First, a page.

Home Critical engine Amid unyielding fire danger, Coloradans are on heightened awareness – CBS Denver

Amid unyielding fire danger, Coloradans are on heightened awareness – CBS Denver


LOVELAND, Colorado (CBS4) – Following the historic Cameron Peak and Marshall fires in Colorado, many communities and their fire departments are becoming increasingly aware of dry, windy days. The 2020 Cameron Peak Fire, Colorado’s largest fire in recorded history, was largely fueled by dry conditions and gusty winds.

The 2021 Marshall Fire, the state’s most destructive blaze on record, was also fueled by dry terrain and hurricane-force winds.

(credit: CBS)

Loveland Fire Battalion Chief Kevin Hessler told CBS4 that many people in his community have been sensitized following the fires, as have firefighters tasked with protecting the community.

“I think these incidents have shown what they can look like, how quickly they can happen, which has raised awareness,” Hessler told CBS4’s Dillon Thomas. “On a day-to-day basis, it’s much more important to pay attention to the weather.”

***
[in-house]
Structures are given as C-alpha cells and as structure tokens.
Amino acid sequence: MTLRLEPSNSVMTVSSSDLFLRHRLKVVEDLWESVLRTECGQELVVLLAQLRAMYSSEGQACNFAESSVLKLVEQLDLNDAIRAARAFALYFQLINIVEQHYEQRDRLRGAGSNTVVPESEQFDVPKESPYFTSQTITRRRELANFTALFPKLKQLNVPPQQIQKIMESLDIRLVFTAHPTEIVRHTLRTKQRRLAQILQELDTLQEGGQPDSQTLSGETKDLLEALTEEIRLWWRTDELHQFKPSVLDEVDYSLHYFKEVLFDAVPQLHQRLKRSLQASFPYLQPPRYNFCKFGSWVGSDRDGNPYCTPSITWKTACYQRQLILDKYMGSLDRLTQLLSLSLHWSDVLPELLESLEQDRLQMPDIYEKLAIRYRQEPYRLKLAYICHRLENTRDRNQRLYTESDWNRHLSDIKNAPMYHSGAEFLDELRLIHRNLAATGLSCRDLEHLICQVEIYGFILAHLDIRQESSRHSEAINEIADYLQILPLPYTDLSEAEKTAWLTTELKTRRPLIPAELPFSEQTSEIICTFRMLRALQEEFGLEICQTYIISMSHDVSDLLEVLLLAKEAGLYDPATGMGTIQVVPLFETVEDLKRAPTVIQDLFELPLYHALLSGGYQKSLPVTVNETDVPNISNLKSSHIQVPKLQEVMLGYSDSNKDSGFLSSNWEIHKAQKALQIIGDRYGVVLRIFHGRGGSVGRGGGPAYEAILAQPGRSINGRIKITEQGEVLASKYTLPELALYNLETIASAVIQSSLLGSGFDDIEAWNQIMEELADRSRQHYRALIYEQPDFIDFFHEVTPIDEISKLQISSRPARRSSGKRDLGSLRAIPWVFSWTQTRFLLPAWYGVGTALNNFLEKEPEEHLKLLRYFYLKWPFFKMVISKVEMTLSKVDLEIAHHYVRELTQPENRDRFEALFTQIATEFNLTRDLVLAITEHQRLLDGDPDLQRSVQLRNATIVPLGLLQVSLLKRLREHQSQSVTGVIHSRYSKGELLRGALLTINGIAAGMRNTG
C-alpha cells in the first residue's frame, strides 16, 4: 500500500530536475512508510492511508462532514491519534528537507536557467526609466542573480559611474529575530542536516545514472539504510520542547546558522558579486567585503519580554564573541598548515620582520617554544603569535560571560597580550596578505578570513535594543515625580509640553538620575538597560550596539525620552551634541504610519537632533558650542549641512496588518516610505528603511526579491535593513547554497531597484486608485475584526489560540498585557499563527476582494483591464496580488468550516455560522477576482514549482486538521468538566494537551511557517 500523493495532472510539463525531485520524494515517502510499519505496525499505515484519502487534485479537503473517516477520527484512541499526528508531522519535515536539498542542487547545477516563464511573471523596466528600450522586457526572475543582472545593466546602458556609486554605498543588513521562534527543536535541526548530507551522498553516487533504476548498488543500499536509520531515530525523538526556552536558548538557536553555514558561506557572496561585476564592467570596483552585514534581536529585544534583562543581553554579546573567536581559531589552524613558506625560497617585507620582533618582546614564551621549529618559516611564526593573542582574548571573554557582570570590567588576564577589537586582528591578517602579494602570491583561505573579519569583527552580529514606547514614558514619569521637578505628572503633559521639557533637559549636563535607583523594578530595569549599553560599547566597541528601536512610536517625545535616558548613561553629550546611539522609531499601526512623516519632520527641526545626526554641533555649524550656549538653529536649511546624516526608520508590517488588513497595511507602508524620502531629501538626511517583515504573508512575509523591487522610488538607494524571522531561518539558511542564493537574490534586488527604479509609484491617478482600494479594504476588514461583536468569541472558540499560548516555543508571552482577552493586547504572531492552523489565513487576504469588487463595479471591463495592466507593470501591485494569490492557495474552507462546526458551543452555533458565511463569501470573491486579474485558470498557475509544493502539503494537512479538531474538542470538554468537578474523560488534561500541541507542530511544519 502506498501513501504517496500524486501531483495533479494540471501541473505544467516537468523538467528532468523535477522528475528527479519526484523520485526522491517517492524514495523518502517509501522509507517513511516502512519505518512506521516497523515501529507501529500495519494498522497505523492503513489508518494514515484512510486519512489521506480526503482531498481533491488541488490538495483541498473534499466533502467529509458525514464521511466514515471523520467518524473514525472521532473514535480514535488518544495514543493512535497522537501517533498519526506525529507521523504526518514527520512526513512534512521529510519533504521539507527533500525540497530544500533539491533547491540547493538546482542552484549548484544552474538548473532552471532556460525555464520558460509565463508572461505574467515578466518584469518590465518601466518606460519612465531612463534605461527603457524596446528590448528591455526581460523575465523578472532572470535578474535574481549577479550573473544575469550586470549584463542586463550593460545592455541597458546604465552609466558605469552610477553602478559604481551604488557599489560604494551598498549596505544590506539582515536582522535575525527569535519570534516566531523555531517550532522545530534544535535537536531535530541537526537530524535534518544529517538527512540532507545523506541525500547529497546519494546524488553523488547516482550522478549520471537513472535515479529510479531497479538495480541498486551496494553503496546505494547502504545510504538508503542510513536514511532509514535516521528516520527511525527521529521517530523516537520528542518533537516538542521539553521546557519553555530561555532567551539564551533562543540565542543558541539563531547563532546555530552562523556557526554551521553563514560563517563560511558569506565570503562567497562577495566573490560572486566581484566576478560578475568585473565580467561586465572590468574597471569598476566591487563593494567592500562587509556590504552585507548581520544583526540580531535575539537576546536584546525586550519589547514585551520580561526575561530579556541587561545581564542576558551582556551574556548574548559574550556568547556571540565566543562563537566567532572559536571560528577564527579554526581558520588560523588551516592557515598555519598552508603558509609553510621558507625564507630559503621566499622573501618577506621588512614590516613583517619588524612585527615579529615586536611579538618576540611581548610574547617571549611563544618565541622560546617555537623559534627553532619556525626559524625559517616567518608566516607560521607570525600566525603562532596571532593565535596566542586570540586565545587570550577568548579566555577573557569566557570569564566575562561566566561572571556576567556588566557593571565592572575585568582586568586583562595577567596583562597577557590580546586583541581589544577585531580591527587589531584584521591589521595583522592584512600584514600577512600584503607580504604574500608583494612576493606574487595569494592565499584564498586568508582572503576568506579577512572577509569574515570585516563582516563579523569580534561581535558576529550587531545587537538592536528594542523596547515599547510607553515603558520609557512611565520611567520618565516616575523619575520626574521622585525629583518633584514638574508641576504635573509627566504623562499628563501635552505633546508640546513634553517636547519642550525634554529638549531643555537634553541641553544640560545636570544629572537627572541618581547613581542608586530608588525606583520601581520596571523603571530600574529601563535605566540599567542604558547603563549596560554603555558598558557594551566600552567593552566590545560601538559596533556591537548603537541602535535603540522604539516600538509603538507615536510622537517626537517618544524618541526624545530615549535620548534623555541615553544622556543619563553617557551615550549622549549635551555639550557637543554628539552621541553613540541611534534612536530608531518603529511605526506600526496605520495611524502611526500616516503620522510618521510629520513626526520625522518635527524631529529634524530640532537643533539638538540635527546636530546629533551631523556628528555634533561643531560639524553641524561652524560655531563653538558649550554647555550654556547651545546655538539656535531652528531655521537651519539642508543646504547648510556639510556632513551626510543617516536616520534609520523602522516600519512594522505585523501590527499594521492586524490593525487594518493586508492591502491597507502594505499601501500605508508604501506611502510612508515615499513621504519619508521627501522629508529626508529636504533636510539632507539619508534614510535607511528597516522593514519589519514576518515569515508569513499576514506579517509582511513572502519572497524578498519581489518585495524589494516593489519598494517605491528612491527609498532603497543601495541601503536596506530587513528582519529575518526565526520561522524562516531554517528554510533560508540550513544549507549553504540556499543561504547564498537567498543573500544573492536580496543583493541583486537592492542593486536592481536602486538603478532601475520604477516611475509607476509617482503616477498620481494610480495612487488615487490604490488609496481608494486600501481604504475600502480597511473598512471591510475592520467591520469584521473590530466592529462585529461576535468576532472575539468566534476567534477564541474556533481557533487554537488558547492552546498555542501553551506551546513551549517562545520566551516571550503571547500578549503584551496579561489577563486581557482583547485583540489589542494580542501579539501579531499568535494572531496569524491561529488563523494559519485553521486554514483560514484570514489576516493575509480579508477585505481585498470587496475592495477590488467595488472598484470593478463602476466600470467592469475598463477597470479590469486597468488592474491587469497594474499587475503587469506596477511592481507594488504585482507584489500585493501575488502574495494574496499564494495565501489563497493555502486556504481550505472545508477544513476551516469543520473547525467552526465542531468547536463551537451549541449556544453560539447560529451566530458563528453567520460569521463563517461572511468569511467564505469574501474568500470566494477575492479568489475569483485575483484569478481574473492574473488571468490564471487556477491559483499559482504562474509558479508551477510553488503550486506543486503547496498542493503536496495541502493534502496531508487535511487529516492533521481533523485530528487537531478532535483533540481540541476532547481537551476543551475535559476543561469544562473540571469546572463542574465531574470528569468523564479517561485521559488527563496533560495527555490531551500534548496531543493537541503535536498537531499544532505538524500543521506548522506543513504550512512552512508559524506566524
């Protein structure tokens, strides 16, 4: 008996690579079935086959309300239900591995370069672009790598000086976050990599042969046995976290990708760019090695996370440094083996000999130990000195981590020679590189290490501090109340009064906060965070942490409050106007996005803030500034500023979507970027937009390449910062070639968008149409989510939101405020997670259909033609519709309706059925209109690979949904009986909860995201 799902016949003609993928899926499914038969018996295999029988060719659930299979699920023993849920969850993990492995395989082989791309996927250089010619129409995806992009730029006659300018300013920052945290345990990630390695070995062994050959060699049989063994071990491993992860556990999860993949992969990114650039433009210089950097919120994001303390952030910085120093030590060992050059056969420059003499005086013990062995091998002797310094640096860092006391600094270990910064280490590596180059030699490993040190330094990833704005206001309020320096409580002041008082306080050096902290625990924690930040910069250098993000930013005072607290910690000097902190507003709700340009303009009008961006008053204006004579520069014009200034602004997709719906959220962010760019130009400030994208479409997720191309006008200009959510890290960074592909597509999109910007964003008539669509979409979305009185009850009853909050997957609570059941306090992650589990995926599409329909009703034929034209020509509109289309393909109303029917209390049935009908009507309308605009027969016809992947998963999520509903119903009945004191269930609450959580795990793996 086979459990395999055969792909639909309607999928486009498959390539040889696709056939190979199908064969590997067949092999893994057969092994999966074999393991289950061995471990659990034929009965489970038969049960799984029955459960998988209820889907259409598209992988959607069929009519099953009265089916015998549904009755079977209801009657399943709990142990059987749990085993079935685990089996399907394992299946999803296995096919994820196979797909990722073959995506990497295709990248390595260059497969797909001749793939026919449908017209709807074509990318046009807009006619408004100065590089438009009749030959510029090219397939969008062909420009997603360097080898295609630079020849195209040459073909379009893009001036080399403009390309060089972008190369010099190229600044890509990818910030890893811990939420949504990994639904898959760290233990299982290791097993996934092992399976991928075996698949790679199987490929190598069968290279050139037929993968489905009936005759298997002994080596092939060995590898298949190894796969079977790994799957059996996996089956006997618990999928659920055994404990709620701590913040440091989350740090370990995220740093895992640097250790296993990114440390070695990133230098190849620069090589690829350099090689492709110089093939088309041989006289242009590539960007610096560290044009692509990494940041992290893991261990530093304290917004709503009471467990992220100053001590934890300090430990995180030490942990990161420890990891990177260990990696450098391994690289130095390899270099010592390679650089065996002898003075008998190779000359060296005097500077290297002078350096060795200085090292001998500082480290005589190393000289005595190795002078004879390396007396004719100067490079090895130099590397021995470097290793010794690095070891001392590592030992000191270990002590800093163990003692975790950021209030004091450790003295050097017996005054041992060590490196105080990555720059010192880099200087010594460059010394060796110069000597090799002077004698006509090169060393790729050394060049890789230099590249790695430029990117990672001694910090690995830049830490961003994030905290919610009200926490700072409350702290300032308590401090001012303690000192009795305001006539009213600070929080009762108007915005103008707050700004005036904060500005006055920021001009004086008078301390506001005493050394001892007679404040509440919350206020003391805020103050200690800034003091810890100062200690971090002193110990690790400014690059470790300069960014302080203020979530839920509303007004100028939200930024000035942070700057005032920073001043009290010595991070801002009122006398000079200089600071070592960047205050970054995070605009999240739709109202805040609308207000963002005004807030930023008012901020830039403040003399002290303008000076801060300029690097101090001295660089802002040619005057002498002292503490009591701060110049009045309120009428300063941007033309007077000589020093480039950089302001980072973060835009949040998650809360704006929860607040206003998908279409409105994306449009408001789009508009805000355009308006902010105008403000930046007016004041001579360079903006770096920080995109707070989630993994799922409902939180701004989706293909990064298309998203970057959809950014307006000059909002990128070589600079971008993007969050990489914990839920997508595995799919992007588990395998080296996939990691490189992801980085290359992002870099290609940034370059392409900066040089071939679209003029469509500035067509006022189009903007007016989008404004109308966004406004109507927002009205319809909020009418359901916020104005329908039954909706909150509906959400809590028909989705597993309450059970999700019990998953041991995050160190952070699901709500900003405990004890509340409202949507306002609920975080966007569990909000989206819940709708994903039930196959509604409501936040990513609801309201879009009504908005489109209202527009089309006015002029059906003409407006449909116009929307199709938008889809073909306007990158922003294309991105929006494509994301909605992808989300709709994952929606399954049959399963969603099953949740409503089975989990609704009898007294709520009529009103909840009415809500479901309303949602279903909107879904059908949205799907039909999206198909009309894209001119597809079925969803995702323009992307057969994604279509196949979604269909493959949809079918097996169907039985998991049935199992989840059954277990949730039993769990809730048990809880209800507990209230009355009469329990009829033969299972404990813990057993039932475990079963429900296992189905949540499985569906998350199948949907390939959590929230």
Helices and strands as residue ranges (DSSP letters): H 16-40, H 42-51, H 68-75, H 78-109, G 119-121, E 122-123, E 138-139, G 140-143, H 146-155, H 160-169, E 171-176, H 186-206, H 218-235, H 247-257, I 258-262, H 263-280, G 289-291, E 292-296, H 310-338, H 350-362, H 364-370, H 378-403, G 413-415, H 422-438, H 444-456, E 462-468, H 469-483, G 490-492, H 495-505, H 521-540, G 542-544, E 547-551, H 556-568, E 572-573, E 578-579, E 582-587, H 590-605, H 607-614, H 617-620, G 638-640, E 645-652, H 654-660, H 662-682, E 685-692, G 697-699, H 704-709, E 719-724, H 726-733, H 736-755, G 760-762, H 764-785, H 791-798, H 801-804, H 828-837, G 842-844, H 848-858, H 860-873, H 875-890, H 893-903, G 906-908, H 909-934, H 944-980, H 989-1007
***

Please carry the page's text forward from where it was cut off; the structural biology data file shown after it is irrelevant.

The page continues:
Colorado’s Front Range has seen strong gusts of wind in recent days, causing power outages and overturning tractor-trailers on highways.

Hessler said he’s noticed an increase in residents calling 911 lately to report relatively minor fires, likely out of fear of a rapid spread on their properties.

“(We’re getting calls) from a planter fire that was here on 4th Street to something bigger. They make a phone call to the department.

The rapid spread of the fire on Colorado’s dry and windy days has caused several agencies to be more prepared for any potential fires.

(credit: CBS)

The Larimer County Sheriff’s Office told CBS4 following the Cameron Peak Fire that they have reallocated funds and manpower to ensure resources are on standby for any response in case of fire necessary.

Loveland Fire, on windy days, also doubles its resources for calls involving grass and wildfires. When sent to a grass or forest fire, the service automatically sends two different engines to respond instead of the single engine they would send on most other calls.

“If we can deal with (a fire) when it’s small, rather than when it’s big, the more trucks, the fewer trucks. The biggest (fire), it just requires resources from everywhere like you saw not only with the Marshall (Fire), but also with the Cameron Peak Fire,” Hessler said.

Hessler encouraged community members to pay attention to their surroundings and be sure to report any smoke or fire sightings they do.

“If you see something, say something because we’ve seen from recent fires how quickly they spread and how quickly they do their damage,” Hessler said.